As I started my draft for this article, I immediately looked through our archives to see how many Our Week in Games features we’d published in 2021. My sums showed that as a collective we shared thoughts on what we’d been playing that past week 34 times, which is decent going for our rag-tag bunch of part-timers.
Those weekly recaps of ours are really helpful in charting our adventures through the video gaming landscape over the course of the year. What is also apparent is that I regularly make promises of writing about one game or another in more depth, or stating my intention of completing something else.
In the ethos of those weekly features, in this piece I won’t be listing my favourite games that were released in 2021, rather I’ll take a flying review of what this past year has been like for me.
If I take a look at the first Our Week in Games of the year, I was talking about four games. Two of which I certainly have spent considerably more time with and others that have slipped into the pile of shame. It is with sadness that I consider Star Wars: Fallen Order as being a game I didn’t write about in much detail, or even complete. After a fairly intensive run through this Star Wars adventure, I came to a boss who I just couldn’t summon the motivation to defeat. With Link’s Awakening I don’t think I came unstuck with a boss, more that as is usual with my Switch gaming habits, I didn’t spend enough time with that console to complete it.
However, that first OWIG of the year did include mentions of Assassin’s Creed: Valhalla, a title in which I’ve since added another 20+ hours to and yet, am seemingly no closer to completing. It’s a behemoth, but a brilliant one. I particular enjoy the way the main quest is set up around discrete stories for each English regions, a setup which lends itself well to dipping in and out of as time allows without leaving things hanging by too much of a thread.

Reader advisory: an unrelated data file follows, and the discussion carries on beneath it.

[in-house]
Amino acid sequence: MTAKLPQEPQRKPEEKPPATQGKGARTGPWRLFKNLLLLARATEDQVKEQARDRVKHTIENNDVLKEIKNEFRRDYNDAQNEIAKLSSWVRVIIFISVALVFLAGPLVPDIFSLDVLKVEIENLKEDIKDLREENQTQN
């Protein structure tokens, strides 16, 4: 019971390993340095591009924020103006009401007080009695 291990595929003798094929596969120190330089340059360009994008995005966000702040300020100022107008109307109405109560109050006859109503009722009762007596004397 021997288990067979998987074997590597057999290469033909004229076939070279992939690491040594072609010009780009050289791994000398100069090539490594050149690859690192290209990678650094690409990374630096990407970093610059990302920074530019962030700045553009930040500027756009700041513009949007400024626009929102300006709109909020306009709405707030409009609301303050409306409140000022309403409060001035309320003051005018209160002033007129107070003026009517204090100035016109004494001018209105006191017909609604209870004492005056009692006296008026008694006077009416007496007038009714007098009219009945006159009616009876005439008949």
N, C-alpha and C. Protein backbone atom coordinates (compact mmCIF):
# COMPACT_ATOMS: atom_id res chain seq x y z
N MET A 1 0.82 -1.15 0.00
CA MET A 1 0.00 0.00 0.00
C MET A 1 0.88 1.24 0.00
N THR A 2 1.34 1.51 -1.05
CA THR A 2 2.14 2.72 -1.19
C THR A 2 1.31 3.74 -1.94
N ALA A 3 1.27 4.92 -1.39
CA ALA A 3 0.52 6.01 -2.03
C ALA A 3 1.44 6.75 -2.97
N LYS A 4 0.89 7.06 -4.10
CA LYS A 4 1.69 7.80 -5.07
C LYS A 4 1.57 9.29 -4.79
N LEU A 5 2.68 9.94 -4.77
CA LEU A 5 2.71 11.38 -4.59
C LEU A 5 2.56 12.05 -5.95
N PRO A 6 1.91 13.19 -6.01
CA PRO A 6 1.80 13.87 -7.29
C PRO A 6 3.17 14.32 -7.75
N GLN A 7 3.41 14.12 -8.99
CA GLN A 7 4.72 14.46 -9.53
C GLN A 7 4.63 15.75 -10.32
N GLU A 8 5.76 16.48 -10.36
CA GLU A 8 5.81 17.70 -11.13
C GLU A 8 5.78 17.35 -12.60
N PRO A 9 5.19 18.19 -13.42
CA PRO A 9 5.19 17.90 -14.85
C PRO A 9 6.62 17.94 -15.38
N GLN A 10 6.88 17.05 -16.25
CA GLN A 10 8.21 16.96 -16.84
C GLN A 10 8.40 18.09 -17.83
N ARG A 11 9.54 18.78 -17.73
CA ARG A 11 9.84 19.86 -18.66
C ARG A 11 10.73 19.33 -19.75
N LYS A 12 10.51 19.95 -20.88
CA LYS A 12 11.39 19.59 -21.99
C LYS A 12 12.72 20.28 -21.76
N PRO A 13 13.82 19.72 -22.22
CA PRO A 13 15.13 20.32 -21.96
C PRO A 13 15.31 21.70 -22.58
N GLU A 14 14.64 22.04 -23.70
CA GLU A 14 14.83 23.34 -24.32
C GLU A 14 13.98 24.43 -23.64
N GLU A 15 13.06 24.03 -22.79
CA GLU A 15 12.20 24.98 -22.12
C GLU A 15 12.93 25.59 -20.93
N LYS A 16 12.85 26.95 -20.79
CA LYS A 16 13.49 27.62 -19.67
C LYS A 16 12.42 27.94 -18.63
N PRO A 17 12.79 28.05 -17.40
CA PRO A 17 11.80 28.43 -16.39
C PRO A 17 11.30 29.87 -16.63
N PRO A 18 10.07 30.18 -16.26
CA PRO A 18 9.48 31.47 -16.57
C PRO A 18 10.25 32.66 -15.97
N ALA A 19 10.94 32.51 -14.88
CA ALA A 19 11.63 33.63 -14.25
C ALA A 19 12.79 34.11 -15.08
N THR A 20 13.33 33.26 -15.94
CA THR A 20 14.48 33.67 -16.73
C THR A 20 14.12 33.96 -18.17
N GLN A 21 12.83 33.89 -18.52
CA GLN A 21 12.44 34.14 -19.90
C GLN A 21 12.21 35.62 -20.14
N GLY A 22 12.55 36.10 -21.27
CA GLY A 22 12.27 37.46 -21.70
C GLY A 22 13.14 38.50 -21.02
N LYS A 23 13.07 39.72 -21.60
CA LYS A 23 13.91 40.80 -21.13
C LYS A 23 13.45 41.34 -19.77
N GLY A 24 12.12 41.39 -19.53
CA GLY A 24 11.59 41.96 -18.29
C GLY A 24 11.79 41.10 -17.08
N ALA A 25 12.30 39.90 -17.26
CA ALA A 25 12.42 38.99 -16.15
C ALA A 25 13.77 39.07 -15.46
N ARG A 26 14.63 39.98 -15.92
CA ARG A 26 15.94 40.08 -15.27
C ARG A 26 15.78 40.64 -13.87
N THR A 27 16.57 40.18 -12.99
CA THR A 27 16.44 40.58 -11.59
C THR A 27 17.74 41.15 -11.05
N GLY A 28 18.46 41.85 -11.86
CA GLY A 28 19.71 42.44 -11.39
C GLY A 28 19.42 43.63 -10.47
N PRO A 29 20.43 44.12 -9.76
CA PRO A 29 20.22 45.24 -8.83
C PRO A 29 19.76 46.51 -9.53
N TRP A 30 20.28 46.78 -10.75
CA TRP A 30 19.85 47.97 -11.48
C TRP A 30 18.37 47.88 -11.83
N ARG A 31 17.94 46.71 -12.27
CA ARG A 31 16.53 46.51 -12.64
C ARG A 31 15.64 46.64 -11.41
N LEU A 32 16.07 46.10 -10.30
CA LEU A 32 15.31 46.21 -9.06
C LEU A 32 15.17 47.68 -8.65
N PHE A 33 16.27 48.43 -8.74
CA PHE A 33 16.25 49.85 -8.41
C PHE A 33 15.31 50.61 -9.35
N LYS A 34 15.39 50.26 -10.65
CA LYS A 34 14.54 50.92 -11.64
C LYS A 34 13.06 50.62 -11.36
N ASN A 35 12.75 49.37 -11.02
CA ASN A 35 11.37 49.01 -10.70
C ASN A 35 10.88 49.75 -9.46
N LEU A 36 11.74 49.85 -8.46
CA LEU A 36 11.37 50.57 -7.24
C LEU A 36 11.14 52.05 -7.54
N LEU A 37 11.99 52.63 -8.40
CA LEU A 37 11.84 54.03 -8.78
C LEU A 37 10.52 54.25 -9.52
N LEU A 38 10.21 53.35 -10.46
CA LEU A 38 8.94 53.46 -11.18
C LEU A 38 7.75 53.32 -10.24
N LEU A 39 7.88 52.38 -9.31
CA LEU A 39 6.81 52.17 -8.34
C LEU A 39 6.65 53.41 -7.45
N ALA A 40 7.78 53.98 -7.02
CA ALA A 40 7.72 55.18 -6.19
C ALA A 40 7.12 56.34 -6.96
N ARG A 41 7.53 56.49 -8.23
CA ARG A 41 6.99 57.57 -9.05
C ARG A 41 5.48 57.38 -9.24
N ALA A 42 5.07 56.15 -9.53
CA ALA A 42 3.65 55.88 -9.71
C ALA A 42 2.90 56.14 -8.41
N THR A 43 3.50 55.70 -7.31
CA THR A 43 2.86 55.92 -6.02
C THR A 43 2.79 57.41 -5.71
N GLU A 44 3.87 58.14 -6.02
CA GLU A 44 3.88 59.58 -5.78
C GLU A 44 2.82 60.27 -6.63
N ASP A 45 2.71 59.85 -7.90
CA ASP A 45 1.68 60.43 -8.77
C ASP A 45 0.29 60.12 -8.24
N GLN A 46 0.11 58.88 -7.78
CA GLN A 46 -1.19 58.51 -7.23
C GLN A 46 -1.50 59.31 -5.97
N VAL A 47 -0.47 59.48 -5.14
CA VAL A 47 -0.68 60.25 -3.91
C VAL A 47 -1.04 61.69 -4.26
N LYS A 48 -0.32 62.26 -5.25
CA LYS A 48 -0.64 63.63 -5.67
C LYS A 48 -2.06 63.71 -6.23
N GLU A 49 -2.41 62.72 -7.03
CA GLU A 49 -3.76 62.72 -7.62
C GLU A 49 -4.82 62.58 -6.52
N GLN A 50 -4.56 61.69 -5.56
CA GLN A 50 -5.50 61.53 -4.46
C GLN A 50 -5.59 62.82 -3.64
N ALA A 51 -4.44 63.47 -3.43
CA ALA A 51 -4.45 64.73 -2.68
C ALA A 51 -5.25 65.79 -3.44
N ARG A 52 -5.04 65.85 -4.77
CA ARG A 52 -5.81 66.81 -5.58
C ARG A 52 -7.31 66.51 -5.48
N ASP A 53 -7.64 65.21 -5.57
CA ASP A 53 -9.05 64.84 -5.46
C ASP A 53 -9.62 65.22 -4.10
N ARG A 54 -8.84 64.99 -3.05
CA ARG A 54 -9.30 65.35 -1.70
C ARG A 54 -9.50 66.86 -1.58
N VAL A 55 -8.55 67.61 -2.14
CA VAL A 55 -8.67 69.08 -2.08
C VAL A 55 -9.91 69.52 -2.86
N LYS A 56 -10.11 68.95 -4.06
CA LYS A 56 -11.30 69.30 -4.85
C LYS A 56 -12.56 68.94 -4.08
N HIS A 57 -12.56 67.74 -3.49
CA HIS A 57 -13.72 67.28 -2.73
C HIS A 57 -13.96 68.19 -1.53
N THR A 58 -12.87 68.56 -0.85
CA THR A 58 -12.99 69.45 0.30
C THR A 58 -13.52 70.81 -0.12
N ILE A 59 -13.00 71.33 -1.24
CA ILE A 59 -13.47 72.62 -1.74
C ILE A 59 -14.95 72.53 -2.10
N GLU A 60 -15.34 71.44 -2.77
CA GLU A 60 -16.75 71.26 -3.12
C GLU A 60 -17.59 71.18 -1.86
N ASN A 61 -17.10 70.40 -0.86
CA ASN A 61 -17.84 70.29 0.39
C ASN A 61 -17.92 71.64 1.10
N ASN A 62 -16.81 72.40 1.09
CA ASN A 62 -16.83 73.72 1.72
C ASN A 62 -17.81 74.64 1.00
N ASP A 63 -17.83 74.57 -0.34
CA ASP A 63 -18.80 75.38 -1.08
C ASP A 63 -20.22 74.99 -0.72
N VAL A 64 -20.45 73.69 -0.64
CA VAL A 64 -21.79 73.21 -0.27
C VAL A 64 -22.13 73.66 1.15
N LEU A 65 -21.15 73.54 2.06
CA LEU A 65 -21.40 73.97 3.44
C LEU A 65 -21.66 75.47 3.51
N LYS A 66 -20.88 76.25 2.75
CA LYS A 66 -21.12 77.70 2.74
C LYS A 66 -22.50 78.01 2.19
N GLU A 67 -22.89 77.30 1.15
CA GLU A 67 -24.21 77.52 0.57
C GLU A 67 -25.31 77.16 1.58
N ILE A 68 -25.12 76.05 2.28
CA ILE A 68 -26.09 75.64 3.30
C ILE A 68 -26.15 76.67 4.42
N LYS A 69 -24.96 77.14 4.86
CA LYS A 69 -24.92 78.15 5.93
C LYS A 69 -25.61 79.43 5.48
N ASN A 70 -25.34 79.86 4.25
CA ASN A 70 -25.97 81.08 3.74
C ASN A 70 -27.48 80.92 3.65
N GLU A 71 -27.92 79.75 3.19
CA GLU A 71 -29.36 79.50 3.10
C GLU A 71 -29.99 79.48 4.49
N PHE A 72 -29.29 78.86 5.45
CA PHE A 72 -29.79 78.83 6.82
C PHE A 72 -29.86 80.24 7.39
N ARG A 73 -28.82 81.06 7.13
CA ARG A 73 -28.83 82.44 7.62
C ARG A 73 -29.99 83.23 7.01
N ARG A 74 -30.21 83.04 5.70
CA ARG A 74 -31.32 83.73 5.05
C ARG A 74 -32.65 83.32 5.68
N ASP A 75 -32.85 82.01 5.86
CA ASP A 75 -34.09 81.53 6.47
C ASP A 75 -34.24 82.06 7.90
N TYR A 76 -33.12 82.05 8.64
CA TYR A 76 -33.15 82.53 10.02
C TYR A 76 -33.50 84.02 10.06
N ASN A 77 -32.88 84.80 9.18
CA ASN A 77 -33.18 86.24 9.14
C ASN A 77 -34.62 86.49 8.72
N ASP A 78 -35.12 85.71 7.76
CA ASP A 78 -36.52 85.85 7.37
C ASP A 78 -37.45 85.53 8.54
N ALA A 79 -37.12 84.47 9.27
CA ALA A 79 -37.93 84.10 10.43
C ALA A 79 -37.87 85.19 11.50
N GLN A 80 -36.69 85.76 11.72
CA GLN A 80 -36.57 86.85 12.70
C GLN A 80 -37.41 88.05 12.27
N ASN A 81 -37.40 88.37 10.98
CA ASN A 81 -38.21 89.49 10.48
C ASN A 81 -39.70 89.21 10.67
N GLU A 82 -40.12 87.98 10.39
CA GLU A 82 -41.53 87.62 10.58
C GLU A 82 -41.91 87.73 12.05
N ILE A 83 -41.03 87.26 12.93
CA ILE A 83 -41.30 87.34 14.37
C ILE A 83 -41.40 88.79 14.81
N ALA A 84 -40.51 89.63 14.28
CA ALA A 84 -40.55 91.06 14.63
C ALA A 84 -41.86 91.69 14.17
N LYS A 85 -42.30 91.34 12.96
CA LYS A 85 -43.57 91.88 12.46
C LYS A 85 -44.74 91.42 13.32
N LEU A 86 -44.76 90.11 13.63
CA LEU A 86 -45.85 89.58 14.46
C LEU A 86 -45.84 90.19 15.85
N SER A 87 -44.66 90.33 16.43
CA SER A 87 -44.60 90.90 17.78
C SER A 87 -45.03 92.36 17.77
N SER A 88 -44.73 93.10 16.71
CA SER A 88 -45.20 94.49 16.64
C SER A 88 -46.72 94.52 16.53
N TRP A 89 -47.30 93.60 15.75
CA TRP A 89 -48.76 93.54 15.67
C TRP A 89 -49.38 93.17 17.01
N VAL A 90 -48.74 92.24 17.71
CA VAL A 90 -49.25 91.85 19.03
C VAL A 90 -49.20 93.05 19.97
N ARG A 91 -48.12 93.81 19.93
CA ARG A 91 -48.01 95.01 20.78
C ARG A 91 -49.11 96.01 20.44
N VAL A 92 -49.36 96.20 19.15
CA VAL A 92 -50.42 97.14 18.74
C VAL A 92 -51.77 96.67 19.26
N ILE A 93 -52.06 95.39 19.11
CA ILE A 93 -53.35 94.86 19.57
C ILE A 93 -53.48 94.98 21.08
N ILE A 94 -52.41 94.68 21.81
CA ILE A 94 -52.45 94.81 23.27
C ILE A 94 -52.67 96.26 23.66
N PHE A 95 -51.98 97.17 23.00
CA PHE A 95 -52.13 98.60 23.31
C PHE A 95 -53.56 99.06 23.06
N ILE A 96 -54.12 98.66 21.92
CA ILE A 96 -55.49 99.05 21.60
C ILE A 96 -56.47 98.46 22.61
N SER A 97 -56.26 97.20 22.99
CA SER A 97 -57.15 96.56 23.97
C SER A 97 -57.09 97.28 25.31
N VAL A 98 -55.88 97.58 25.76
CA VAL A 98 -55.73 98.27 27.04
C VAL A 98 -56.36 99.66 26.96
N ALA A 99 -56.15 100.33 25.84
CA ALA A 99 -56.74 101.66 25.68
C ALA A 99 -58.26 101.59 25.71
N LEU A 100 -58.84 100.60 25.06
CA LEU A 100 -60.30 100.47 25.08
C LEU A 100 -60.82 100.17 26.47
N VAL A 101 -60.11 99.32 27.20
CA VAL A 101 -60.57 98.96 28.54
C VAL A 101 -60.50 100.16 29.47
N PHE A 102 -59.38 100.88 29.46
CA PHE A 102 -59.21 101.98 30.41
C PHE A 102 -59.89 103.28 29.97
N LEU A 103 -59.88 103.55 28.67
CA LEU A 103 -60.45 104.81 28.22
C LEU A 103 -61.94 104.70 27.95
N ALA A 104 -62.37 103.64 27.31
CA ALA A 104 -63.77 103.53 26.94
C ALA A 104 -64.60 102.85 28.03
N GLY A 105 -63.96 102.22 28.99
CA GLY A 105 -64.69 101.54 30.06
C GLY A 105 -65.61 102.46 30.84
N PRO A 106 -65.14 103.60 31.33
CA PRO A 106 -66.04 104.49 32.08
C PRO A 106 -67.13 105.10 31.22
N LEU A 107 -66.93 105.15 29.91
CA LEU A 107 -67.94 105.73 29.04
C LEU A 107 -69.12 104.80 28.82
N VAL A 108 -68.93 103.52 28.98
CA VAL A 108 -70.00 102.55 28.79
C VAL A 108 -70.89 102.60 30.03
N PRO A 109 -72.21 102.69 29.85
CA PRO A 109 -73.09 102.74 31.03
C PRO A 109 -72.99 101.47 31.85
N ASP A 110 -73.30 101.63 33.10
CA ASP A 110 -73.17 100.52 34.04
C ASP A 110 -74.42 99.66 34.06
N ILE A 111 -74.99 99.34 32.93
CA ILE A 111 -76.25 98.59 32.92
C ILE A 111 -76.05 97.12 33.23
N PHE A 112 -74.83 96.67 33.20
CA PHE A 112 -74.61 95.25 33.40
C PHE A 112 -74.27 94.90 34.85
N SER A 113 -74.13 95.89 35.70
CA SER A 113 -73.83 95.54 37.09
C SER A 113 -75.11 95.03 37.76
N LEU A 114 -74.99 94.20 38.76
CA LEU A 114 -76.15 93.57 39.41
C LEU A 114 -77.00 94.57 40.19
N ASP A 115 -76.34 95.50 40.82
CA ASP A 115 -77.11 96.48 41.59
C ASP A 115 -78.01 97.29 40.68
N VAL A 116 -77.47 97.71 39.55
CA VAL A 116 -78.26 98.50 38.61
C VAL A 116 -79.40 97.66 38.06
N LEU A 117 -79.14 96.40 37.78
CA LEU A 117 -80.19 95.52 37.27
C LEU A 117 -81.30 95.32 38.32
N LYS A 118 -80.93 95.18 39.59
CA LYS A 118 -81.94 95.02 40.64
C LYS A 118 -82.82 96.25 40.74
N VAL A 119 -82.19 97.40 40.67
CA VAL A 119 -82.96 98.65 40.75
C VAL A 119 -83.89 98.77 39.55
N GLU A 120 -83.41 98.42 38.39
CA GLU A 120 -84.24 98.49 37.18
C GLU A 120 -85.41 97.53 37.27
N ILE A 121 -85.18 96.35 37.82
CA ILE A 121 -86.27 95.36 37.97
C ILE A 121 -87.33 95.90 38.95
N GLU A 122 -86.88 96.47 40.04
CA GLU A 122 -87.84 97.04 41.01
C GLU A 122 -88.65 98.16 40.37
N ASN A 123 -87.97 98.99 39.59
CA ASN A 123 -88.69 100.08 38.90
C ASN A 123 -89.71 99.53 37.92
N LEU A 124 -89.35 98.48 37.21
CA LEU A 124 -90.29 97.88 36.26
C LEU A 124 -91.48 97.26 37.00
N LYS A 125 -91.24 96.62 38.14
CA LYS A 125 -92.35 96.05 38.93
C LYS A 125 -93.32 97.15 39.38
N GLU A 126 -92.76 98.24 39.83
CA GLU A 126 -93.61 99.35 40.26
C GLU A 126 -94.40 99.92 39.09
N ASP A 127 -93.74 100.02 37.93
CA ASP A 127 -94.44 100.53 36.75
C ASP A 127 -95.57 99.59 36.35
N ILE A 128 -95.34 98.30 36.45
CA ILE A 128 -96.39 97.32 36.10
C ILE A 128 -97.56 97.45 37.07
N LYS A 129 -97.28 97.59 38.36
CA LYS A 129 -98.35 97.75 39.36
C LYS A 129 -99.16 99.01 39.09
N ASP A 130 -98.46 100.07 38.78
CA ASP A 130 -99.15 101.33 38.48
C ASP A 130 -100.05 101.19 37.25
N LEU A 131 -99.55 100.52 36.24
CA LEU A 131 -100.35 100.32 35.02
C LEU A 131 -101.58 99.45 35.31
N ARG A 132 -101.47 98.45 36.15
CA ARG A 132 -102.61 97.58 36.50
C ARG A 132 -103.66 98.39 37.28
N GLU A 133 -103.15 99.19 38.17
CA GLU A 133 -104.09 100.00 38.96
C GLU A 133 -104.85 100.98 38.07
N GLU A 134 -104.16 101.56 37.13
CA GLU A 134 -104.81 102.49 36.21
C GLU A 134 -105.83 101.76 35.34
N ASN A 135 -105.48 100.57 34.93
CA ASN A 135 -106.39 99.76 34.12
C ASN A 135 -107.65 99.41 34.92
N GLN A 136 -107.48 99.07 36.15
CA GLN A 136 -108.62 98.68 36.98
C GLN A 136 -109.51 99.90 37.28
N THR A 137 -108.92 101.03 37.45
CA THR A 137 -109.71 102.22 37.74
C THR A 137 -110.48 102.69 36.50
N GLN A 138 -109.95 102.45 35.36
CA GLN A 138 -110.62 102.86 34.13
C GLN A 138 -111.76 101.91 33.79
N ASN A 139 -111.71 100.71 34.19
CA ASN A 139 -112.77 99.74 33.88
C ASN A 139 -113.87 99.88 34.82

In that January edition of OWIG I also talked about The Last of Us Part II. It might have taken me most of the year (including a house move), but I did complete Naughty Dog’s magnum opus. You can read my detailed thoughts on that divisive title here.
The end of January saw the release of Hitman 3. A game that would ordinarily feature in my Game of the Year feature, but for that fact that I haven’t played any of the levels from the most recent of Agent 47s outings. Instead I found myself buying the first two games in the trilogy and playing them…from within the Hitman 3 launcher. The missions from the first two titles are fabulous, that goes without saying, but the release history of this trilogy is plagued by changes of publisher and the release of a whole new console generation. I’ve got more on that here.
In February I gratefully received delivery of my Razer 15” laptop, a machine powered by the mobile nVidia 3070 graphics card. As the year ends, who would have thought that the best way to get a cutting edge GPU would still be to buy laptops or pre-built PCs?
It was in February that I started another of 2020s top hits with Control: Ultimate Edition, and also picked up the Switch release of Super Mario 3D World. I think I spent too much time re-playing the original campaign, and not enough time with Bowser’s Fury. When it comes to my Game of the Year list, I’m afraid Bowser’s Fury will be marked down as missing the cut, purely because I didn’t play it anywhere near as much as it clearly deserves.